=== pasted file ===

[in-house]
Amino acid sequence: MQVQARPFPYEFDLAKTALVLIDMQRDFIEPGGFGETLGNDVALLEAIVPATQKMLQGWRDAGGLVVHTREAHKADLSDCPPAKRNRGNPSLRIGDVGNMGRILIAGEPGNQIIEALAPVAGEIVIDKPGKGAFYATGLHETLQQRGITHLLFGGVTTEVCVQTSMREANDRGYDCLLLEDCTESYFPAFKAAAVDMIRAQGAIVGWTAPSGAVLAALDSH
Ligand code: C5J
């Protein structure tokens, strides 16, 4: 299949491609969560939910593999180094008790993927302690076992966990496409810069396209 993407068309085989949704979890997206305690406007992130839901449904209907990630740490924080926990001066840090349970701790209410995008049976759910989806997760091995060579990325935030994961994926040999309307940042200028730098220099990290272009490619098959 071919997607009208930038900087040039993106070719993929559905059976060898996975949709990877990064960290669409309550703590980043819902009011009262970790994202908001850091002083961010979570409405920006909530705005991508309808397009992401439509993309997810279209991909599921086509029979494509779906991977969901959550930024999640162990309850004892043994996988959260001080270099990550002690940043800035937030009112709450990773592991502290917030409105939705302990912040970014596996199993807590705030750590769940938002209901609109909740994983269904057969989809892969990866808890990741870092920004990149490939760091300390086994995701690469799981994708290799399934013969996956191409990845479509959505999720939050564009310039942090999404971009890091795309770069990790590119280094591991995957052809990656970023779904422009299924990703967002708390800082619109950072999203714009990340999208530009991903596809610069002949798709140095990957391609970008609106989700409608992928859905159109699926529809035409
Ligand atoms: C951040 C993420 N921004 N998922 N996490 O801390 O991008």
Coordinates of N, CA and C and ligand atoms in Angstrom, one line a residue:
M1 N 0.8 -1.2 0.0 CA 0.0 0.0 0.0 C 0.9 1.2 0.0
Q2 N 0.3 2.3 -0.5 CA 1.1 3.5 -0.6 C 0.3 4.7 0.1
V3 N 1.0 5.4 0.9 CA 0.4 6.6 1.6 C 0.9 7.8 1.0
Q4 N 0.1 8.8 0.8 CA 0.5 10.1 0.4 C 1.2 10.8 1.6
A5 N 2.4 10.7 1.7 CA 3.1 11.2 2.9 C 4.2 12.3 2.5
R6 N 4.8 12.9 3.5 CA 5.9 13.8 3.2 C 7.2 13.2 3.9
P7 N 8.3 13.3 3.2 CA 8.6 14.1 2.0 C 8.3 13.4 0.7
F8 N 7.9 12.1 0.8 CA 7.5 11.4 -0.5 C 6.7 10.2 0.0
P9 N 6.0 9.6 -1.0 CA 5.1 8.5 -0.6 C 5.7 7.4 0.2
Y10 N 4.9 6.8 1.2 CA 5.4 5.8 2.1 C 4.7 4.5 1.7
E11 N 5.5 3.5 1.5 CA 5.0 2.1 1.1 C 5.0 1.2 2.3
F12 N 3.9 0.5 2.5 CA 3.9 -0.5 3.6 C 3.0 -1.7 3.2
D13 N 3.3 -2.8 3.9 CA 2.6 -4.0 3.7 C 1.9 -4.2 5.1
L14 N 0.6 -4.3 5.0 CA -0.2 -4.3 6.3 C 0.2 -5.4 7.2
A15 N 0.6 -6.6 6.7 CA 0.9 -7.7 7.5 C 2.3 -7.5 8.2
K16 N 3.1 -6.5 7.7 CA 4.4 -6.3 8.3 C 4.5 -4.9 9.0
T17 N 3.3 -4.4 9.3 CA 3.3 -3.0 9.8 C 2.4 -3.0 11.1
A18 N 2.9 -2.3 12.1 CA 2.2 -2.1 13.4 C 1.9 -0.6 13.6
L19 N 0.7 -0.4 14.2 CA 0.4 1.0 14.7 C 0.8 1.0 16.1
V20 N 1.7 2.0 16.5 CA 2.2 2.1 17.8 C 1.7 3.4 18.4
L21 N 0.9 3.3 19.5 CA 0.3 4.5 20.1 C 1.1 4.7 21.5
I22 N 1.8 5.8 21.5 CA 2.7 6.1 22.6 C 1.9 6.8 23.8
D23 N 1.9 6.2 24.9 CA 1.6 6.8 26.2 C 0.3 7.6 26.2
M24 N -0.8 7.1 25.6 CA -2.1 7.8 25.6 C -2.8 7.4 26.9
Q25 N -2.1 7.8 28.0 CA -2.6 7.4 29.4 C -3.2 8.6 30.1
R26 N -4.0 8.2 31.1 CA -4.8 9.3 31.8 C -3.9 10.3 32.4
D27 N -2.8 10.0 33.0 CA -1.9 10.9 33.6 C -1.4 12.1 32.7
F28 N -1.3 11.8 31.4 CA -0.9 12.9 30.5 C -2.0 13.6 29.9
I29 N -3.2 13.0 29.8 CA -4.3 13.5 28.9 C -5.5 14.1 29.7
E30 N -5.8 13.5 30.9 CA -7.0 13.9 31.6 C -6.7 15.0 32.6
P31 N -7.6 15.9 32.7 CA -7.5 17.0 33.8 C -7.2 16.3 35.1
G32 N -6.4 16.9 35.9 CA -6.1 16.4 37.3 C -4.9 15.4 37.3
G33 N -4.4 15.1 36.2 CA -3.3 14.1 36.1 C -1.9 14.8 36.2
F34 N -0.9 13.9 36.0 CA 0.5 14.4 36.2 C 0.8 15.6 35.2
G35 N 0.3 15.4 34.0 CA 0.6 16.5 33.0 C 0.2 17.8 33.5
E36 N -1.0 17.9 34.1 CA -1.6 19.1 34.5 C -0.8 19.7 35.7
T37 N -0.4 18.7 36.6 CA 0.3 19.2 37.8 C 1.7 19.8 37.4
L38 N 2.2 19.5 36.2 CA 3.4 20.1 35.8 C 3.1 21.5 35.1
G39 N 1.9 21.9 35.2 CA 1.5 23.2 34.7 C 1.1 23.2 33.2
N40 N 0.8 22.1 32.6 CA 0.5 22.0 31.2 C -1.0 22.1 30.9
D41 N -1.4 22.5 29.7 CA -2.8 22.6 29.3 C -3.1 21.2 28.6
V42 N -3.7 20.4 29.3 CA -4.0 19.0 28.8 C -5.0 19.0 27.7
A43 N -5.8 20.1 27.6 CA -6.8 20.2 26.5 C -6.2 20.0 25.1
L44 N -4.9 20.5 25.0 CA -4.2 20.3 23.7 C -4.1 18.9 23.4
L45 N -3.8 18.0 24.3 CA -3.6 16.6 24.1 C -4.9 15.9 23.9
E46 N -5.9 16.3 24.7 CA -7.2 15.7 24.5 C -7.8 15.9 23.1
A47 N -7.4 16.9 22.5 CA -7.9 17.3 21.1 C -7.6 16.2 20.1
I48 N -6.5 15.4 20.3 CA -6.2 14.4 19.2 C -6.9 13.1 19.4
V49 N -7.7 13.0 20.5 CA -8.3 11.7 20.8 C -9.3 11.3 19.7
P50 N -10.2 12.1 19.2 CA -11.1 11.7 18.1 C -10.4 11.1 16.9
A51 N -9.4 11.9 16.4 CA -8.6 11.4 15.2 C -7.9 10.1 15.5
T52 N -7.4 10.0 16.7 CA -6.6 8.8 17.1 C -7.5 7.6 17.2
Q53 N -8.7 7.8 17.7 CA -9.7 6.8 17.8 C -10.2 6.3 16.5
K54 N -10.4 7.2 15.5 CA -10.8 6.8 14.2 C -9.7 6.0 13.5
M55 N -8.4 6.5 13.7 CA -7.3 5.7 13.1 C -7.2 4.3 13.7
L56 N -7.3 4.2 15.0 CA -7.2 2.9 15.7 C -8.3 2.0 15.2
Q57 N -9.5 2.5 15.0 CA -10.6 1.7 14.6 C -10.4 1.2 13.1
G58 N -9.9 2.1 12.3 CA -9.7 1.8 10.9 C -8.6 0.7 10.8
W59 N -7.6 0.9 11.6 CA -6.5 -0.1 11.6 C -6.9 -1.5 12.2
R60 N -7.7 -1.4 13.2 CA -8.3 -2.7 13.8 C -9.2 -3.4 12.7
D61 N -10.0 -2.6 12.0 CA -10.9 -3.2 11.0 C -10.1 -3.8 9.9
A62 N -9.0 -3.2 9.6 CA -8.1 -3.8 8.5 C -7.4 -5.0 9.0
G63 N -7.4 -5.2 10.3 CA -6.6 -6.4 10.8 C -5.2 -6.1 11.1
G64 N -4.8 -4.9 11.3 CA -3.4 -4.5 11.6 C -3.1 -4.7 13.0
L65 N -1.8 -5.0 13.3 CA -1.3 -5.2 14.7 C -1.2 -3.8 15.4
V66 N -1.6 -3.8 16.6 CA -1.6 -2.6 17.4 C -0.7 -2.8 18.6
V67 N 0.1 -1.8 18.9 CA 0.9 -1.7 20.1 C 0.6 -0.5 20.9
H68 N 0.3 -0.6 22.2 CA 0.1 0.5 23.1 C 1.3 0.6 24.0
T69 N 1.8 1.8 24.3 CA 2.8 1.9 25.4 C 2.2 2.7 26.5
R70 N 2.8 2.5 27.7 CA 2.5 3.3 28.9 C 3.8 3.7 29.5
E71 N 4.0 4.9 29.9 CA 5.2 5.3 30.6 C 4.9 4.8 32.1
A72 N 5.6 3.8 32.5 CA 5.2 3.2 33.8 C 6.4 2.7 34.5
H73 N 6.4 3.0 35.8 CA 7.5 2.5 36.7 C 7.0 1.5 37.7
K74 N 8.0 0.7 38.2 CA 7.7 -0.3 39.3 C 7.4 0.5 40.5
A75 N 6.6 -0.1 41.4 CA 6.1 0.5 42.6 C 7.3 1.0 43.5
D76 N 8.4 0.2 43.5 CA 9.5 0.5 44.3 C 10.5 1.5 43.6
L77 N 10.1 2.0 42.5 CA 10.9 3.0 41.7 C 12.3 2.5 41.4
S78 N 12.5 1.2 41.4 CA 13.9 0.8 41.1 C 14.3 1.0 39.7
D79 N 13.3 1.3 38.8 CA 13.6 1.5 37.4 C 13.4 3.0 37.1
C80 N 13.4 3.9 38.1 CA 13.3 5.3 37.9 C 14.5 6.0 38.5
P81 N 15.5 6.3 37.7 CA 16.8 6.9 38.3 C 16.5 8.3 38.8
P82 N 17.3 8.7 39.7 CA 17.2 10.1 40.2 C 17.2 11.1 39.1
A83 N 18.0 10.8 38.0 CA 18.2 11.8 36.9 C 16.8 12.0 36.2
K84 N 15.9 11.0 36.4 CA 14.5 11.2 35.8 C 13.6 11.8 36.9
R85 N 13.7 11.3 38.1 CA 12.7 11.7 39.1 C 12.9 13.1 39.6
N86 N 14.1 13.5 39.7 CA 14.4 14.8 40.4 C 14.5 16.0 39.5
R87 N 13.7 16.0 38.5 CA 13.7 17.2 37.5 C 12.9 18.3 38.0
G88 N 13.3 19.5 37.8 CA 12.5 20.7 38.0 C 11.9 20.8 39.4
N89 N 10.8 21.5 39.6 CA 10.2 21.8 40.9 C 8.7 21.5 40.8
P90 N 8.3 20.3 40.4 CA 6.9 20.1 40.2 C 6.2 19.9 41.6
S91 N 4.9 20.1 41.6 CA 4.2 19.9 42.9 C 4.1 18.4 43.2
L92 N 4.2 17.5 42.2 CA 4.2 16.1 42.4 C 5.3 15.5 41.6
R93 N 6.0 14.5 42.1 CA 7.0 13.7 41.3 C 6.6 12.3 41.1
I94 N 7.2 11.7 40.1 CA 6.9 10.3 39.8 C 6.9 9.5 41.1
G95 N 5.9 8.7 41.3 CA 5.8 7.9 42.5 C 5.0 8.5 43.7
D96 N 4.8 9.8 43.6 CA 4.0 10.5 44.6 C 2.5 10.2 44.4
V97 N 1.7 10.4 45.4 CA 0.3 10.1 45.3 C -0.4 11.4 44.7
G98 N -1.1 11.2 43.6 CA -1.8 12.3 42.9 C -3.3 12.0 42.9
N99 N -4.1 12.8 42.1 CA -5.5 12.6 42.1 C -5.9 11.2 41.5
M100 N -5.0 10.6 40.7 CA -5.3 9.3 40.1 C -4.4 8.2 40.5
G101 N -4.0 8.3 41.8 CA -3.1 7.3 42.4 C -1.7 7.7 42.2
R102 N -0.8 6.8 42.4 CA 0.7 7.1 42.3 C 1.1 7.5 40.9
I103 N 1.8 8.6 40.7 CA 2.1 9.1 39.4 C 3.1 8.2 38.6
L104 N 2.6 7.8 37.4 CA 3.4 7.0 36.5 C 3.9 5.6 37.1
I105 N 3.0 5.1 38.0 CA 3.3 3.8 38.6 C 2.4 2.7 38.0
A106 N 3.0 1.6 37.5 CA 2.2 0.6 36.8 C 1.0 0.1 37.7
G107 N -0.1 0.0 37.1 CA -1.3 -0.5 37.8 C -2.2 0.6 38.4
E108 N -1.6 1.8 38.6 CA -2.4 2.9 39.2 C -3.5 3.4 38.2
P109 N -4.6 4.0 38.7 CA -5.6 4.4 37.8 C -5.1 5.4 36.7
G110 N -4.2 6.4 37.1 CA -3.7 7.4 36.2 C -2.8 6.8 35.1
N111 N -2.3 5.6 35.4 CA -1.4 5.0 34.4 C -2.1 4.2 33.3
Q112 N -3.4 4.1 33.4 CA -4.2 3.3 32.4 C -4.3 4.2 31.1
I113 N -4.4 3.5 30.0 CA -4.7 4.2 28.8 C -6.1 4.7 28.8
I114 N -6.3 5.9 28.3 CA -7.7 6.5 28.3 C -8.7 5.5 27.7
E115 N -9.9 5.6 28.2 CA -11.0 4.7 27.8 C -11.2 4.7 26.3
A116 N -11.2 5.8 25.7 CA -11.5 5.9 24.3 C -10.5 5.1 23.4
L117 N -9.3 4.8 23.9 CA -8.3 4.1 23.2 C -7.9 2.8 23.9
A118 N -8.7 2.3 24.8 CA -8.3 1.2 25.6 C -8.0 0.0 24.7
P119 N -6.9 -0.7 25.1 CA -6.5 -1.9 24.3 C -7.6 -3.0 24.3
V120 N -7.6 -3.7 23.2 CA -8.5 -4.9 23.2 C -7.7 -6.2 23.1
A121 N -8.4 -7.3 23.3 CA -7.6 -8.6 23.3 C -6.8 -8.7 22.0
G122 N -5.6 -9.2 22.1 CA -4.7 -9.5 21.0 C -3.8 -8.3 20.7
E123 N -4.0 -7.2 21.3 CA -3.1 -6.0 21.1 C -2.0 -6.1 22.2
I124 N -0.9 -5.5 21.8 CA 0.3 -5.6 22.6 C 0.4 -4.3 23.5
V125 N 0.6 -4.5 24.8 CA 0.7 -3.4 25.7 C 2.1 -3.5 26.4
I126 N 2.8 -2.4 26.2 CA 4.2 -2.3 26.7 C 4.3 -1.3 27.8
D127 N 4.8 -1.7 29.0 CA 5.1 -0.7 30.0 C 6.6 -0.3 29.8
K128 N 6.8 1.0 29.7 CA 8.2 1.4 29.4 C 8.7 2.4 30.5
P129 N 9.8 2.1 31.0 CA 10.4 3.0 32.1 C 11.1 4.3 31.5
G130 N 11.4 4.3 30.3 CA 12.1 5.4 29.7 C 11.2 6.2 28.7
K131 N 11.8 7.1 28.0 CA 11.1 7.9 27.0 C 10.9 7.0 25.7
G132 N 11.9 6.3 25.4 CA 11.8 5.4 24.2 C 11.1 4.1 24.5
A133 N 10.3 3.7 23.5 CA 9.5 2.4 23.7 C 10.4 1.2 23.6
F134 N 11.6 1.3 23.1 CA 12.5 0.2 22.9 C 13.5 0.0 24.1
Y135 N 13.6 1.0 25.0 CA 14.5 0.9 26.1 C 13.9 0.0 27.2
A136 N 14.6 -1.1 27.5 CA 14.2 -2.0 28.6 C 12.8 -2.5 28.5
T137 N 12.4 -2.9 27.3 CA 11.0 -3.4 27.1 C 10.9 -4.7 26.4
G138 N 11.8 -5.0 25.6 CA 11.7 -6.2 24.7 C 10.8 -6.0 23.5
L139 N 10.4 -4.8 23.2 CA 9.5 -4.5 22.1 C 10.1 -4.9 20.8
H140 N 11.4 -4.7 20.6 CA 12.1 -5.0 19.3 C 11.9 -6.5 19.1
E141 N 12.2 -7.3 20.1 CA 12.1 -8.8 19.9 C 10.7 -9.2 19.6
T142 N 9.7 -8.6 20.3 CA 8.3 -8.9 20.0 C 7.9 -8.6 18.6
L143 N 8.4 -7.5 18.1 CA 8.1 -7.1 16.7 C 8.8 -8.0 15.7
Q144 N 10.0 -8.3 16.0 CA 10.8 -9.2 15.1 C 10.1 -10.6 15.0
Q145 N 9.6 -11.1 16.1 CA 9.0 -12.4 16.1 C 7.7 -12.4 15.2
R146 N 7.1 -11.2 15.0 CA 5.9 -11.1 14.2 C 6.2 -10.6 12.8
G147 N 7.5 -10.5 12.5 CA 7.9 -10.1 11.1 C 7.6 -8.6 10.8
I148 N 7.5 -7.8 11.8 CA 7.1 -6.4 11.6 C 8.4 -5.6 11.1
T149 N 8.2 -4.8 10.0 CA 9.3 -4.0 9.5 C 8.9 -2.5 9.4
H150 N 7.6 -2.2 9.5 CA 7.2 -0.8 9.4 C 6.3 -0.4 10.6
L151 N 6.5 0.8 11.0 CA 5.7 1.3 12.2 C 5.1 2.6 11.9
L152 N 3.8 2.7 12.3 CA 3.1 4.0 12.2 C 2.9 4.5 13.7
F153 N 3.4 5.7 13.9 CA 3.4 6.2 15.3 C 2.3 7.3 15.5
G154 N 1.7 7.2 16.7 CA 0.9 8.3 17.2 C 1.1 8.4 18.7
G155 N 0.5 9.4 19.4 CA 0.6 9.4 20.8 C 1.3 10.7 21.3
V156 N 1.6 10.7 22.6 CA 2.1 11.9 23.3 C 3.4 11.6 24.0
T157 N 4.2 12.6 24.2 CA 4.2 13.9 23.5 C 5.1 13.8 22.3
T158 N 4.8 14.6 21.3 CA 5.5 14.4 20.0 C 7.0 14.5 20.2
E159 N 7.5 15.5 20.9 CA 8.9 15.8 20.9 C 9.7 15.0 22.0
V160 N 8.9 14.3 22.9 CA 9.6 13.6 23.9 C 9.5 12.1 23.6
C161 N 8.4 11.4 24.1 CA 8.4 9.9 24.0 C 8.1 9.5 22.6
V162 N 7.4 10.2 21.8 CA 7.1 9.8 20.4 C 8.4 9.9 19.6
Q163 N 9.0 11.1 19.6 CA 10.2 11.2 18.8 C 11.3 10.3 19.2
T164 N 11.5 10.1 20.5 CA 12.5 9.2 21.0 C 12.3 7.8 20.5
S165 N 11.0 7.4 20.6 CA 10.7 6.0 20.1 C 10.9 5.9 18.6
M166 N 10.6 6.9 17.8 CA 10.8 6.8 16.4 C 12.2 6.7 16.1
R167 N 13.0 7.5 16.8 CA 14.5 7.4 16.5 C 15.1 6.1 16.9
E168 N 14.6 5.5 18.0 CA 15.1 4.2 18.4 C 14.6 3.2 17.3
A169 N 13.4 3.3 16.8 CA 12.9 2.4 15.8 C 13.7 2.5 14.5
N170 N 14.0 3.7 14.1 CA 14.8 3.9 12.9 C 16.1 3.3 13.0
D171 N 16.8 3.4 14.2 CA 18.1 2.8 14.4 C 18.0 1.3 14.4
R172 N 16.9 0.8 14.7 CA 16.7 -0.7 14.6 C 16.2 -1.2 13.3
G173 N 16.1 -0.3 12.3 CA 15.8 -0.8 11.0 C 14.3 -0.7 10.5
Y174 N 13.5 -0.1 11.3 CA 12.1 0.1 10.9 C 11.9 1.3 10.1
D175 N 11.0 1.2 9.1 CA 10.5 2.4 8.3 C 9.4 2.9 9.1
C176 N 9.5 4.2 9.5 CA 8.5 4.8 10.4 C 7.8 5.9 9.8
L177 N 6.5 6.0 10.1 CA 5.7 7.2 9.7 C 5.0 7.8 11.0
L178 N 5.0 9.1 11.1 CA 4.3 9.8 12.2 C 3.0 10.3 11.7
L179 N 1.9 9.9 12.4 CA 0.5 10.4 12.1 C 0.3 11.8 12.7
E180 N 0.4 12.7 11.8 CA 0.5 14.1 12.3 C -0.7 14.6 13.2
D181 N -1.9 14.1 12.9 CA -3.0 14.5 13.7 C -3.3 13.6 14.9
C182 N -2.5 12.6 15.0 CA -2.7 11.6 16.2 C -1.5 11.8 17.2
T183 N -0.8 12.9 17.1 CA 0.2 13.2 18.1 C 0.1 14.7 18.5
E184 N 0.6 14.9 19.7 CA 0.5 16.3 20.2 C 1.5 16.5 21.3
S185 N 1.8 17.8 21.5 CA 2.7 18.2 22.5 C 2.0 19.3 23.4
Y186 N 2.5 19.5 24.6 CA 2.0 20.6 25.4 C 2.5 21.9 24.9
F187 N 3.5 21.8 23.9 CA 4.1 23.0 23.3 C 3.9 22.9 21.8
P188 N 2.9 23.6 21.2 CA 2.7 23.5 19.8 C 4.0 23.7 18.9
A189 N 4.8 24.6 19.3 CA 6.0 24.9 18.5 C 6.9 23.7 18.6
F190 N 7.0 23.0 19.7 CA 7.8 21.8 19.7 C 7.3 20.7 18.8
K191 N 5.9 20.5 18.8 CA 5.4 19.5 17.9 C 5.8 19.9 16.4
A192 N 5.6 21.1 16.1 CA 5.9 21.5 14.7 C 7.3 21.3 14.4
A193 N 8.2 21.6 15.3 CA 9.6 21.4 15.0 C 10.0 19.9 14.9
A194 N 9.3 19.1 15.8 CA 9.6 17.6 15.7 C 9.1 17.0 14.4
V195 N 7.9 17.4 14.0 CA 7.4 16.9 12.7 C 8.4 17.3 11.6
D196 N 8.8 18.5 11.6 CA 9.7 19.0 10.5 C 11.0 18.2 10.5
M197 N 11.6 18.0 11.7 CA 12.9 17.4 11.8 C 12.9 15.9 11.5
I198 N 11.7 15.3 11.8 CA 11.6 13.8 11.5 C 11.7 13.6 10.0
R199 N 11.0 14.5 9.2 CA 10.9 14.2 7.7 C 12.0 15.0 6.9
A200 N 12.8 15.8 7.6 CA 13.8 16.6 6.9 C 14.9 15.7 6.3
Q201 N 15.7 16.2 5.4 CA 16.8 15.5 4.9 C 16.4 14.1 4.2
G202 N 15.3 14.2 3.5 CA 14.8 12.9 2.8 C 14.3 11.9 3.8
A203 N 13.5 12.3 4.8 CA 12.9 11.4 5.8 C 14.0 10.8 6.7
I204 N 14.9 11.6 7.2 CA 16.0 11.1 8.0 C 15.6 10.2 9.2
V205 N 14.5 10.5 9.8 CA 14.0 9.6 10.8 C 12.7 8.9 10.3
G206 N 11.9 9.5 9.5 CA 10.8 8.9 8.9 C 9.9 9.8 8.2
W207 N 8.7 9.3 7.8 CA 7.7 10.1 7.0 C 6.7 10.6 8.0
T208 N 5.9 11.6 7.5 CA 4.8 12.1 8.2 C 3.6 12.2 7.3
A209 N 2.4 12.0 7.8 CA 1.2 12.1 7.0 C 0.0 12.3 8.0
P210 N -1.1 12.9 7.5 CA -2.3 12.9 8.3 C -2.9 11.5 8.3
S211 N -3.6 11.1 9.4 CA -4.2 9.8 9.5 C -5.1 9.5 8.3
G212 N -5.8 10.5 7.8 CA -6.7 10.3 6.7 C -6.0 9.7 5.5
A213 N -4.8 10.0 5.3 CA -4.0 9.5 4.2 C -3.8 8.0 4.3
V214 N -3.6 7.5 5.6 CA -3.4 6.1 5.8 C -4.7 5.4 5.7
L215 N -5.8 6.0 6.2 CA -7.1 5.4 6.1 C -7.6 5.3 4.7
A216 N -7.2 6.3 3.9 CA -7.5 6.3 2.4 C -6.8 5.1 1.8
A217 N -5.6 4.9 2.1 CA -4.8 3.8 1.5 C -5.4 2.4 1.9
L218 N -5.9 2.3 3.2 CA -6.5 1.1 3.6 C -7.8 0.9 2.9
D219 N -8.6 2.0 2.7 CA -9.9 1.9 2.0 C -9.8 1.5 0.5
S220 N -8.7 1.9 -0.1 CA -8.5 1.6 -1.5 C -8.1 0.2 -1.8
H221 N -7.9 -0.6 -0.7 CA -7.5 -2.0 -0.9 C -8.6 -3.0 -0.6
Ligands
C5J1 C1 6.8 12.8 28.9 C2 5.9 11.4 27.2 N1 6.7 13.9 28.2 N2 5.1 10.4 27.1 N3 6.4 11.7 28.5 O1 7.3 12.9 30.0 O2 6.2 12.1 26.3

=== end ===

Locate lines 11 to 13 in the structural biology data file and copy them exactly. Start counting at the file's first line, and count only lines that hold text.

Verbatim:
A5 N 2.4 10.7 1.7 CA 3.1 11.2 2.9 C 4.2 12.3 2.5
R6 N 4.8 12.9 3.5 CA 5.9 13.8 3.2 C 7.2 13.2 3.9
P7 N 8.3 13.3 3.2 CA 8.6 14.1 2.0 C 8.3 13.4 0.7